S.F. Newspaper Ad Feud Kicked Out of Federal
SAN FRANCISCO (CN) - A federal judge sent a dispute between two San Francisco newspapers over advertising sales back to state court.
The San Francisco Newspaper Co., which bought the San Francisco Examiner in 2011, claimed that Hearst's San Francisco Chronicle paid the Fang family $60 million to buy the Examiner in 2000 and conspired to rig the market for daily newspaper sales by offering The Examiner's advertisers below-market rates for ads.
The lawsuit, which lists Hearst Corp. and Chronicle President Mark Adkins and Vice President for Advertising Jeff Bergin as defendants, calls the Fangs "a local family with no experience in owning or operating a daily newspaper."
"For many years, the chronicle has charged a much higher price for display advertising space in its newspaper than charged by the Examiner, due to the Chronicle's greater paid circulation and much higher costs," the San Francisco Newspaper Co. claimed in the original complaint. "Yet, since plaintiff purchased the Examiner, defendants have reversed that practice, by secretly offering advertising space to key customers of the Examiner at rates that are substantially lower than those of the Examiner - and far below defendants' cost for that space." (Emphasis in original.)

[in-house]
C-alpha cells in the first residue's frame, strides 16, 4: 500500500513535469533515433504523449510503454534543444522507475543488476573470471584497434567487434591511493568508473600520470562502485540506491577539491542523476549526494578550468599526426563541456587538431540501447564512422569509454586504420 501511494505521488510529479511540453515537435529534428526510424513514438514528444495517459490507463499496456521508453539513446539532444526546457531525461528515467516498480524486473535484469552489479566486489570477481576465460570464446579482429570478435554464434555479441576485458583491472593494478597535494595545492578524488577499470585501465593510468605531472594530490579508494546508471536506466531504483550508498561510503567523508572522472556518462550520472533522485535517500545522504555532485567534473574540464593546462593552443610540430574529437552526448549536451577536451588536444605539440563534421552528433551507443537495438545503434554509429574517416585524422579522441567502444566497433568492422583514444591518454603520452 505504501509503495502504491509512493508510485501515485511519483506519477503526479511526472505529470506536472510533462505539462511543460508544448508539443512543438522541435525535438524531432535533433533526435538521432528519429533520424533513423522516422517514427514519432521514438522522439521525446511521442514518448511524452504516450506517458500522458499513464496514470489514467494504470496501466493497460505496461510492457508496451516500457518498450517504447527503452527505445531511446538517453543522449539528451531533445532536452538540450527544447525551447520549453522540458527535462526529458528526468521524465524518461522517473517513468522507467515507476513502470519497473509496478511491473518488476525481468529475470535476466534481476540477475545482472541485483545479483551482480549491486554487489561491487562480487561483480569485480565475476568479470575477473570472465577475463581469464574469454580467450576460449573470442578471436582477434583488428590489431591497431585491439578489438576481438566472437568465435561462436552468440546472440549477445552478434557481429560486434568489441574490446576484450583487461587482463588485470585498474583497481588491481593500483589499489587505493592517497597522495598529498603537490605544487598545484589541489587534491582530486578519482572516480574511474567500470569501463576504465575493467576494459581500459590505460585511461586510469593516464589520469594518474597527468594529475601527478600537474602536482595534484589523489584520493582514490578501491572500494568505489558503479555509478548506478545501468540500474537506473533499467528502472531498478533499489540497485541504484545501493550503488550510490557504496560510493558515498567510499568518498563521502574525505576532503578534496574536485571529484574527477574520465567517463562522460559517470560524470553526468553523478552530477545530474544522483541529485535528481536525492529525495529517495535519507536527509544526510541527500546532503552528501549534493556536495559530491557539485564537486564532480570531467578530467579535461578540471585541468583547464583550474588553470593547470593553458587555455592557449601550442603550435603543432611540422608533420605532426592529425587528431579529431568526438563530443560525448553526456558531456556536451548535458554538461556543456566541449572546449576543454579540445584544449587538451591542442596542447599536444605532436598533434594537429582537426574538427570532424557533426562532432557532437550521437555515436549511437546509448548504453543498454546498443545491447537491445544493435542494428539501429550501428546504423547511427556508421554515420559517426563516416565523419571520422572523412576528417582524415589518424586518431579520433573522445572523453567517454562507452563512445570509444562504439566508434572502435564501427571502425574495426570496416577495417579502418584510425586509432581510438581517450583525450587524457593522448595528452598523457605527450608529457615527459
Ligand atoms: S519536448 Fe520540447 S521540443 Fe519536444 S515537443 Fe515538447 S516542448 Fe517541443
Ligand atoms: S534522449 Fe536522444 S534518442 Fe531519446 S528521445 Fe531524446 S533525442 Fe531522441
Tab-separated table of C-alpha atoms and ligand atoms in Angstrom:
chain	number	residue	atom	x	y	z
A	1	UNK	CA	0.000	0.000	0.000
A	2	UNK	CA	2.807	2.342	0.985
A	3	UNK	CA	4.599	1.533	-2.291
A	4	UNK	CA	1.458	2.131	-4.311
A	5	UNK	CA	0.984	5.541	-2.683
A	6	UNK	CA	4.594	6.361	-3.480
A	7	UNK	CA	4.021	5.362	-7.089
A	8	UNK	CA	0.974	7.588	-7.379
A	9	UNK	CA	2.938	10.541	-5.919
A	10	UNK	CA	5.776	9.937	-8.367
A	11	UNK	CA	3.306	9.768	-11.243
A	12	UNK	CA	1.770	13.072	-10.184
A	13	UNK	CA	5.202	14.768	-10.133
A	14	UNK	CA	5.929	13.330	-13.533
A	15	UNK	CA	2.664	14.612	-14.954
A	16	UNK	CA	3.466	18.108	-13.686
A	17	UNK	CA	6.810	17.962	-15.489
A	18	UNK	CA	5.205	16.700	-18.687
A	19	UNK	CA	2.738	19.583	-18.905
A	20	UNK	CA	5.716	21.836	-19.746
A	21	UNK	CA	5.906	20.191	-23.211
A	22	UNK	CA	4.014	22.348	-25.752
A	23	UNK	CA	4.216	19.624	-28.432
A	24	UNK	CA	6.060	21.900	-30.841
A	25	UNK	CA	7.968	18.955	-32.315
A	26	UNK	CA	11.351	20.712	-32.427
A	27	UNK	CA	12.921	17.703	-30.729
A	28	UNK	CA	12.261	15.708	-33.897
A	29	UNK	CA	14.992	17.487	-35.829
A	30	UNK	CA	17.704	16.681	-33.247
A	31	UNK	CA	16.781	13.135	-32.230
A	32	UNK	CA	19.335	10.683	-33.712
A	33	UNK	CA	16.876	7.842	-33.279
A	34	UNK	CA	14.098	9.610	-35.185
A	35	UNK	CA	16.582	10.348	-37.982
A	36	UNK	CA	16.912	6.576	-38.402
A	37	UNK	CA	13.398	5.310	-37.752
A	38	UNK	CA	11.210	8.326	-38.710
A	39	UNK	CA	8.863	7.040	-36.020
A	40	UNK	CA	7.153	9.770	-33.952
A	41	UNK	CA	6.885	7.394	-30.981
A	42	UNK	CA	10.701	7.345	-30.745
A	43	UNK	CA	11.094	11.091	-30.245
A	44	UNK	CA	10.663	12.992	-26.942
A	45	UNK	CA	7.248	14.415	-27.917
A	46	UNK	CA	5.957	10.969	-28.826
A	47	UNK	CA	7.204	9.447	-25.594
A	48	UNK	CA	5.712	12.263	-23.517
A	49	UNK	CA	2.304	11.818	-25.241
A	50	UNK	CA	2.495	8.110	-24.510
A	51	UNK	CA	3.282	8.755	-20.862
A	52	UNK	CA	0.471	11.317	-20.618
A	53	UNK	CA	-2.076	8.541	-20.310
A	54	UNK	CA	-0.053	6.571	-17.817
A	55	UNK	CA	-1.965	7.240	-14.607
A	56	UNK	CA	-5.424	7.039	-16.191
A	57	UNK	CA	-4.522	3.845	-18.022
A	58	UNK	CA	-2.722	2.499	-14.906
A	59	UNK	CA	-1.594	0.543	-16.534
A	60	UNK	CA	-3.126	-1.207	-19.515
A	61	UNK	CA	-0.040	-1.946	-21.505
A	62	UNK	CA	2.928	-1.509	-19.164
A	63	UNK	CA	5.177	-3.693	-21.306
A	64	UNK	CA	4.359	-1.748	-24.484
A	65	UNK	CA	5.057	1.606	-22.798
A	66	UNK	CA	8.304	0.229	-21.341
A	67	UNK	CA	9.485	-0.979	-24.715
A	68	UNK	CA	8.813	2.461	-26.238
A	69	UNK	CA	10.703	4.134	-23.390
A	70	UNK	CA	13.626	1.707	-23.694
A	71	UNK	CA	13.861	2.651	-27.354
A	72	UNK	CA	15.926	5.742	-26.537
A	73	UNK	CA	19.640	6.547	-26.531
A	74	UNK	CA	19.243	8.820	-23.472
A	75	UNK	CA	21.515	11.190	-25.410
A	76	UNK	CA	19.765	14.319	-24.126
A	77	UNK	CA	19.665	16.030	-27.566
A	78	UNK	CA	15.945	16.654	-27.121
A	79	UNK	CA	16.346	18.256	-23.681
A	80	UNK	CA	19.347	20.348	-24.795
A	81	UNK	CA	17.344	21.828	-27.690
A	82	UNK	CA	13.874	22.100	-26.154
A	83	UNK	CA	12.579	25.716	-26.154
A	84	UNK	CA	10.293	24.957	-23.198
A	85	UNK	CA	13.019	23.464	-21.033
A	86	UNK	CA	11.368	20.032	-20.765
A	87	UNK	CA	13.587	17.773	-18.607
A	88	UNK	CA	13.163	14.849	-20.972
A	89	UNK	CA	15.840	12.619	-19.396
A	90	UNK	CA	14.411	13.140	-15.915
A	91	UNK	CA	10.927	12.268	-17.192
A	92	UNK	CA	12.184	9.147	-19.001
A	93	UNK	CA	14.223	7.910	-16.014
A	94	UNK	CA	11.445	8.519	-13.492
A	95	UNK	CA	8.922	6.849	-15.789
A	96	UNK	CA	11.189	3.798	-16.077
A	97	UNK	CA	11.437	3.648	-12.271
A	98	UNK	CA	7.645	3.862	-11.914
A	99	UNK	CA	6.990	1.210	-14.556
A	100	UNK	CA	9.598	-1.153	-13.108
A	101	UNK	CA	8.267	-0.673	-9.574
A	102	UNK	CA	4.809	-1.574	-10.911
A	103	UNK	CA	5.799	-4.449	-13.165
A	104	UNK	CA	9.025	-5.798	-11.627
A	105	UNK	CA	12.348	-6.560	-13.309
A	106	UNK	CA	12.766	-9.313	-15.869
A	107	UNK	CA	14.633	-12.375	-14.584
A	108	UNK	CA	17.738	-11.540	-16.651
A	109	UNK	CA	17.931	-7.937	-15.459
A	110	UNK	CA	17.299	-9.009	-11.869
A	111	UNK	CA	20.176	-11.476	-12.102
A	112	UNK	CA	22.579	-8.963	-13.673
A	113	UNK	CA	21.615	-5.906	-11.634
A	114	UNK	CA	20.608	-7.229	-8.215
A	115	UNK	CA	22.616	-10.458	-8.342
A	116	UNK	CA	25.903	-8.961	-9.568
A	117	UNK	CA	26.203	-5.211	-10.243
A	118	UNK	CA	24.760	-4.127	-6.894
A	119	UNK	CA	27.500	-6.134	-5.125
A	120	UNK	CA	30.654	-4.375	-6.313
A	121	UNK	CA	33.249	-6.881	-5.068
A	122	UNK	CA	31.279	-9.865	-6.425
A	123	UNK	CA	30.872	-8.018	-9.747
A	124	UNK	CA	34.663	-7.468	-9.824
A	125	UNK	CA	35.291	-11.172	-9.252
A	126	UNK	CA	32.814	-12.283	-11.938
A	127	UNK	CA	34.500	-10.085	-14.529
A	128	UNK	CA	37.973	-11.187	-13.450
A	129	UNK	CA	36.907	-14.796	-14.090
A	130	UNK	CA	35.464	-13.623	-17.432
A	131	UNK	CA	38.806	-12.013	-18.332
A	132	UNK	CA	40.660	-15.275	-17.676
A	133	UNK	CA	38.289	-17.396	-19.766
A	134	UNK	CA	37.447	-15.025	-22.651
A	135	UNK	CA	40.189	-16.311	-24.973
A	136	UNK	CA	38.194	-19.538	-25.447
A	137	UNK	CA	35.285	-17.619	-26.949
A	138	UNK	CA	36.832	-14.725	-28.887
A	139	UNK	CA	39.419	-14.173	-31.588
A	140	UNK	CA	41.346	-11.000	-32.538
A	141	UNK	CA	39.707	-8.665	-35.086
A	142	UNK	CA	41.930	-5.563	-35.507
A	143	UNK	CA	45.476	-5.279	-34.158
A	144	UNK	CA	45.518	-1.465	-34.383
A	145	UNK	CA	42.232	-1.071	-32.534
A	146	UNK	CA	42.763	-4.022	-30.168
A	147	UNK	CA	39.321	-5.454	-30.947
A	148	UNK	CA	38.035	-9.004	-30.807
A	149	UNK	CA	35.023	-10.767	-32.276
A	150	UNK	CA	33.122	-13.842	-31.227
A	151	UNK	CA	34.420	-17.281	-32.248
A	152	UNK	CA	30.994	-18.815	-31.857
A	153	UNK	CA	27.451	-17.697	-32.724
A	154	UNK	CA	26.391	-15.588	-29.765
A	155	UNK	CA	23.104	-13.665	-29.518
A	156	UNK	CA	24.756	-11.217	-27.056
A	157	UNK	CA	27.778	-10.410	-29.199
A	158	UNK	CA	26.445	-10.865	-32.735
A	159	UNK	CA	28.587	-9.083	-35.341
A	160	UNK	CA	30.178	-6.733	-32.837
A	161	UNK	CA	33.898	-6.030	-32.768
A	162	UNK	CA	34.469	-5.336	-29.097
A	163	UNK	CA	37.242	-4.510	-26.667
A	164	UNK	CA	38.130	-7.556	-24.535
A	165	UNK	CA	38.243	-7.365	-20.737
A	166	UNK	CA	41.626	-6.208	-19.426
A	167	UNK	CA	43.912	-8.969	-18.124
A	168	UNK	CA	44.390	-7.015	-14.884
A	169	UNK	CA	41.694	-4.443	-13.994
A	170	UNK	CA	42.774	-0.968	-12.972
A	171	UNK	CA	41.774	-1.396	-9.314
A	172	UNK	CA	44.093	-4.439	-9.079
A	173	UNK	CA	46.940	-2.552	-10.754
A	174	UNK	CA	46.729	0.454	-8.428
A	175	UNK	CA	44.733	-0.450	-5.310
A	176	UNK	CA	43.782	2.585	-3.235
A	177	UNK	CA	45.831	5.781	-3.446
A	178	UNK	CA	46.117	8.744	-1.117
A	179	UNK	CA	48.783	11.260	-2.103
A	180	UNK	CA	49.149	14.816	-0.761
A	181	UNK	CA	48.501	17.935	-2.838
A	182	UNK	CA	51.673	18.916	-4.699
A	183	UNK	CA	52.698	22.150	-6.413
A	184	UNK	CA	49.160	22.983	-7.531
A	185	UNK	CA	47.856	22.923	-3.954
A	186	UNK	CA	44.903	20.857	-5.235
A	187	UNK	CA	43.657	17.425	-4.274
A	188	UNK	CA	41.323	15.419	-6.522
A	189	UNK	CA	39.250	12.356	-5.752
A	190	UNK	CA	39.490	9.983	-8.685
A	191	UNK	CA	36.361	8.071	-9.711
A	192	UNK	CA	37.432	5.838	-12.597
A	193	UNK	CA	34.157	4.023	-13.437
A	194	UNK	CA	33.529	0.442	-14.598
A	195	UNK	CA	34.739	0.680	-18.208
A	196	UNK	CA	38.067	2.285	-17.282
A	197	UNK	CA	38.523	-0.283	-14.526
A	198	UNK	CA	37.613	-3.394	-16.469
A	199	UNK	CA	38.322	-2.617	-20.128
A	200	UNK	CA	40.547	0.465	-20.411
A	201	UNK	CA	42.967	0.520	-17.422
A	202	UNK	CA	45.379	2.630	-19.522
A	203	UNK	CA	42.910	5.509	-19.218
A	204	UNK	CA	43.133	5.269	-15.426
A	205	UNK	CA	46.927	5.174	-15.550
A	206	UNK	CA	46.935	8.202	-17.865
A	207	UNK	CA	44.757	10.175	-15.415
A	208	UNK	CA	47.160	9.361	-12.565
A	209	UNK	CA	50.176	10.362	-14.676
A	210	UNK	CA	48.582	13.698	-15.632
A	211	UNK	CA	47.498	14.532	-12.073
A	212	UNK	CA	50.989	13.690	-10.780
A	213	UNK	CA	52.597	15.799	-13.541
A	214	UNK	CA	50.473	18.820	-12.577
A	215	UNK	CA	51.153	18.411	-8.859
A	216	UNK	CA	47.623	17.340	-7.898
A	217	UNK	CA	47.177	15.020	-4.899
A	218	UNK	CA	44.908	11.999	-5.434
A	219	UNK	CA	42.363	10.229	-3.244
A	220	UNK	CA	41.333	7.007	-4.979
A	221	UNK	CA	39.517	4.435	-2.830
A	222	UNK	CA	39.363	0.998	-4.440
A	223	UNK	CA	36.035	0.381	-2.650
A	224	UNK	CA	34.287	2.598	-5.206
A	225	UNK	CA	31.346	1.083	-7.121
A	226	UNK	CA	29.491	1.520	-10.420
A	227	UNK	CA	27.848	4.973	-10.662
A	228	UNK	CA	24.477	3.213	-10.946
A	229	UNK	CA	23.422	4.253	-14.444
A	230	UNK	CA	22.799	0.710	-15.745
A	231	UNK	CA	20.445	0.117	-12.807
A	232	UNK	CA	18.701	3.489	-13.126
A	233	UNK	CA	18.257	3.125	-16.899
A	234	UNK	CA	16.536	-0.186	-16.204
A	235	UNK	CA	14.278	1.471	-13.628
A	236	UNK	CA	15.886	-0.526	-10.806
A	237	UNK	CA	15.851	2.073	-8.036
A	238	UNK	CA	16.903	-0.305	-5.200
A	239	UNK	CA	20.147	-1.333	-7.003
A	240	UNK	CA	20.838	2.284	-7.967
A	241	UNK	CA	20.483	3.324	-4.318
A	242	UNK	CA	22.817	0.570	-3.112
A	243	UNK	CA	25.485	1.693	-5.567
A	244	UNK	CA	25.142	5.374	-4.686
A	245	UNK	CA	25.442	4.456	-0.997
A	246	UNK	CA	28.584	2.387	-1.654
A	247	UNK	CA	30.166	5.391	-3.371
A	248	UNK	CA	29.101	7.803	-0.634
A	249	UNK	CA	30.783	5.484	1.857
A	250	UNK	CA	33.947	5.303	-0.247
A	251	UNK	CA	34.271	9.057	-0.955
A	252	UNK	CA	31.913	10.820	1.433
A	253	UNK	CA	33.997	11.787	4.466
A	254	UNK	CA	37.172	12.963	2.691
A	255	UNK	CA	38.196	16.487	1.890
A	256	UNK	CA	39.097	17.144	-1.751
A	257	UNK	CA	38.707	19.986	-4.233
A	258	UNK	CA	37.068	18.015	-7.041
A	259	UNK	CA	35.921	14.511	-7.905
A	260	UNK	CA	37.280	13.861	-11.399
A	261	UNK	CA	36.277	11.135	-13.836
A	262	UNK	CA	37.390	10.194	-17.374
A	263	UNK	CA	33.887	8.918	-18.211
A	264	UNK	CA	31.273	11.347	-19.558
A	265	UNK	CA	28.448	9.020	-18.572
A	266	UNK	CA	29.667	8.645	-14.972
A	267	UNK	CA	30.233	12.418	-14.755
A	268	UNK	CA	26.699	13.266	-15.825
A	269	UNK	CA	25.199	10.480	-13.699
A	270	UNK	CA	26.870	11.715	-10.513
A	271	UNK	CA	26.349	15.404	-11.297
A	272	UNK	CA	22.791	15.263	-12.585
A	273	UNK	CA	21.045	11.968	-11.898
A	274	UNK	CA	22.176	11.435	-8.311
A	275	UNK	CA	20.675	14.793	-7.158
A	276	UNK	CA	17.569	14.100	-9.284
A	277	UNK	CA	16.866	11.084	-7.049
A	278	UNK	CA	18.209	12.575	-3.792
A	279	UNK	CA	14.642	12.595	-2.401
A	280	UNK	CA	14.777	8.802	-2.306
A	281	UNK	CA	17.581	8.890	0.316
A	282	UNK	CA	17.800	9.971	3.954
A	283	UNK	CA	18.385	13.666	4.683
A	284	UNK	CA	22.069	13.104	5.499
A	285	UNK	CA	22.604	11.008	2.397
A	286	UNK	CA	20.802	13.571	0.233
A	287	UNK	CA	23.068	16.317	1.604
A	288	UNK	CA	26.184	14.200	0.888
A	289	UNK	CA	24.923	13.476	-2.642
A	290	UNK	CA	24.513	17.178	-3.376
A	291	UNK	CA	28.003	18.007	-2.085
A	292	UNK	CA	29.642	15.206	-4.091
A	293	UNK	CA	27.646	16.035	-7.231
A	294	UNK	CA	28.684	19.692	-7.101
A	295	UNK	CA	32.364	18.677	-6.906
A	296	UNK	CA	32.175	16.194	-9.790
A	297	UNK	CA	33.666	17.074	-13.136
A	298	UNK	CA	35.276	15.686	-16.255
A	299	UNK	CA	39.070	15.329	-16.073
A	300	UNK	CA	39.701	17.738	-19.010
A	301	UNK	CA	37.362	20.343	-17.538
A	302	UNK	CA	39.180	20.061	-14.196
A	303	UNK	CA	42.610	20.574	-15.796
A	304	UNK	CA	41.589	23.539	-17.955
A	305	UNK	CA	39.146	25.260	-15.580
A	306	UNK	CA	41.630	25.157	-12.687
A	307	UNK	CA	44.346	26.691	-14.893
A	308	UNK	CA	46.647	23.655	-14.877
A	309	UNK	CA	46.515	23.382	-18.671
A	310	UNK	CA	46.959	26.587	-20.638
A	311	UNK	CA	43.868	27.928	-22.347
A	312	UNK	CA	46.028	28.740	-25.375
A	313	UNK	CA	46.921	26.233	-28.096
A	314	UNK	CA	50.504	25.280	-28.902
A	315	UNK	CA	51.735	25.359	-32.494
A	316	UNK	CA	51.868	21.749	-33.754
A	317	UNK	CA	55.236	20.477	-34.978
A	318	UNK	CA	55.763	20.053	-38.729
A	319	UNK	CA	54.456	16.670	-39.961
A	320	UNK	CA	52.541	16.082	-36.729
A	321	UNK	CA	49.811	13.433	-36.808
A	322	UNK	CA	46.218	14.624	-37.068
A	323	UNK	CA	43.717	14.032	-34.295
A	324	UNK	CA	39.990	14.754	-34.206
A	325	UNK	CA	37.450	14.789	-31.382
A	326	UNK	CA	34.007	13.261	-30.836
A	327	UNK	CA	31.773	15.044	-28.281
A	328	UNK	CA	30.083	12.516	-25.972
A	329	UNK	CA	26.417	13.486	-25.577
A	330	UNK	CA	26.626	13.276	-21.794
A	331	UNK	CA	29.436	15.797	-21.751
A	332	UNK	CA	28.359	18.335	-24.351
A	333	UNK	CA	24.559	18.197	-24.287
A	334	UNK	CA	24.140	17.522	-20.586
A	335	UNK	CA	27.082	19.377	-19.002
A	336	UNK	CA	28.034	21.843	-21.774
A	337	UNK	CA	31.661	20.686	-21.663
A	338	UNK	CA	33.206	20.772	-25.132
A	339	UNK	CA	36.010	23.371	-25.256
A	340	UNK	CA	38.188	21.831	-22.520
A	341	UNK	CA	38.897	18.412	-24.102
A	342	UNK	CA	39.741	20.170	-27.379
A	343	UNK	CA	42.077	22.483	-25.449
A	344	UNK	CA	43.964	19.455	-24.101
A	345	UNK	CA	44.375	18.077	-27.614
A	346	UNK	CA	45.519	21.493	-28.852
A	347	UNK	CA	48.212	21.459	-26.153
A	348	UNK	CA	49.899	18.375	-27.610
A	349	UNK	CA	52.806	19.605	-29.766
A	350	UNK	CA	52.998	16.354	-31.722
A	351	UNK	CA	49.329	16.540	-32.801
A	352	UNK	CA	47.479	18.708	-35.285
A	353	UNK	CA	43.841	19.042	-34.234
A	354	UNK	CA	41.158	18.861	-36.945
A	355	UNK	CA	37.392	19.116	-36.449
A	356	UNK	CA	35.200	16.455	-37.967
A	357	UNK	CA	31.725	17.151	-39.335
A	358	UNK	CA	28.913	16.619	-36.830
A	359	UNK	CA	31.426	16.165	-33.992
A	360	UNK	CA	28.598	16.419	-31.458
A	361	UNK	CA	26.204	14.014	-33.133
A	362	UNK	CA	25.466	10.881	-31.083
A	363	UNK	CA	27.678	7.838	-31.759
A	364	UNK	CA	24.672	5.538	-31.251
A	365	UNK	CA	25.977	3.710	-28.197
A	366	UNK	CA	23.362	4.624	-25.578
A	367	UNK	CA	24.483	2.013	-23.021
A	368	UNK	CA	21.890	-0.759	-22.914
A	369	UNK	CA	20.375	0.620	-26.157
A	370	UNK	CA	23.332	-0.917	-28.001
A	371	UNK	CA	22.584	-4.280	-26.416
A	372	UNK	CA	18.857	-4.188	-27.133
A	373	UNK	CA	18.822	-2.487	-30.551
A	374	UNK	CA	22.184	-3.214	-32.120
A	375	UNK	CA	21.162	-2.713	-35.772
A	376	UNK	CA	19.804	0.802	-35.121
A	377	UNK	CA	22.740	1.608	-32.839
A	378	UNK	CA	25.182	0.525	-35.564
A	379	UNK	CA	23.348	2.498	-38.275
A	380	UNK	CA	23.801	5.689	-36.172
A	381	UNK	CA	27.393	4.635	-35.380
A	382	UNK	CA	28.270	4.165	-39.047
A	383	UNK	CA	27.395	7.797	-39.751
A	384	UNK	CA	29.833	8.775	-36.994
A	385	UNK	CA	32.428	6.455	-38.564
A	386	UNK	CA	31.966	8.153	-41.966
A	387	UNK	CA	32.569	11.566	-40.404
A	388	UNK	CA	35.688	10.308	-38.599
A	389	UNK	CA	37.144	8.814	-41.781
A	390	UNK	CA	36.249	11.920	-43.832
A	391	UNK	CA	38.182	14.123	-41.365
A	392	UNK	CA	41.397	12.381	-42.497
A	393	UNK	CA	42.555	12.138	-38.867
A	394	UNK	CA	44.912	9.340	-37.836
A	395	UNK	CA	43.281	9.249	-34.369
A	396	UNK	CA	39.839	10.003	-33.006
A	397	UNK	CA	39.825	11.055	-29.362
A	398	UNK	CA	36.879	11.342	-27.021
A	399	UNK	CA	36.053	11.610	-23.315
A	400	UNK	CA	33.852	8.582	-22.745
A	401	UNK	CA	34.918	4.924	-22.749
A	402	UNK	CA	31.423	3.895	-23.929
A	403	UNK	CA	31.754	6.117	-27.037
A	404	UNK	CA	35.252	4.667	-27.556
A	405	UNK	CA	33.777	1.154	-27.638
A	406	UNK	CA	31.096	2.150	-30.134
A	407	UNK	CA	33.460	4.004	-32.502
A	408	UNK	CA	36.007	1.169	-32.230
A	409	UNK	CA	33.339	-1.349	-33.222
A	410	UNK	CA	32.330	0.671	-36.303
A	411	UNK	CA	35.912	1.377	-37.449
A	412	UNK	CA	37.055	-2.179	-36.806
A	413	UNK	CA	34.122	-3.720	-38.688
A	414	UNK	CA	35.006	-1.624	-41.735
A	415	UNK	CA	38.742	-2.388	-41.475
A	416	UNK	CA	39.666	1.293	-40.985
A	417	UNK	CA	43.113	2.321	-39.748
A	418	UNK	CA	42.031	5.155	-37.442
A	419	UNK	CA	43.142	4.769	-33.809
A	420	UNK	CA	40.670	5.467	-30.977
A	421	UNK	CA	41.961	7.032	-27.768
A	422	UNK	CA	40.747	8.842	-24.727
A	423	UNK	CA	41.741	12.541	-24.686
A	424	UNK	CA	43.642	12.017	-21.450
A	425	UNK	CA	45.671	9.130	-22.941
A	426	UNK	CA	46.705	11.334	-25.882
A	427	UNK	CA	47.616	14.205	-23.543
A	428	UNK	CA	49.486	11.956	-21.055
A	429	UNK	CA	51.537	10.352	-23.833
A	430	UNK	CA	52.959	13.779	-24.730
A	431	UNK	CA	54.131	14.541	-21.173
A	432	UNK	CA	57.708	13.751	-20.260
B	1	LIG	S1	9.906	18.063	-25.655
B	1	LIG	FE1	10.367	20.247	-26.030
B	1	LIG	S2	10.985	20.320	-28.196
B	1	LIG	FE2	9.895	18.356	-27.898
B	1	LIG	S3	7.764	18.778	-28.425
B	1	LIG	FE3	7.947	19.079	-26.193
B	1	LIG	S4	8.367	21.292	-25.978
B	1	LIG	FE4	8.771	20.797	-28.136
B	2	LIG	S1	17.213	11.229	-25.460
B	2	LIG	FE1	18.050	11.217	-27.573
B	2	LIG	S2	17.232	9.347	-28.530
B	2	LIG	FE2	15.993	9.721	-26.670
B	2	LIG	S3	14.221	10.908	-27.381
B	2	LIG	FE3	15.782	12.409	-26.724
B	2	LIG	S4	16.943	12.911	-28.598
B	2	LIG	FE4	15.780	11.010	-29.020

Though the case was filed in superior court, Hearst and the executives quickly removed it to the Northern District of California. U.S. District Judge Maxine Chesney found such removal improper last week and remanded the case.
To keep the case in federal, the Chronicle executives had argued that Bergin is not an officer of Hearst, but an employee.
"As plaintiff points out, however, at least one respected treatise on California law has observed that '[t]here is seldom any reason to distinguish between the service of an agent and that of an employee,' and that '[m]ost of the rules relating to duties, authority, liabilities, etc., are applicable to employees as well as to other agents,'" Chesney wrote. "Here, defendants have pointed to no case distinguishing employees from other agents in the context of the UPA [Unfair Practices Act]. Rather, as plaintiff further points out, no California court has addressed the question. Given the present lack of authority on the issue upon which the instant removal is predicated, the court finds defendants have failed to meet their burden of establishing removal is proper."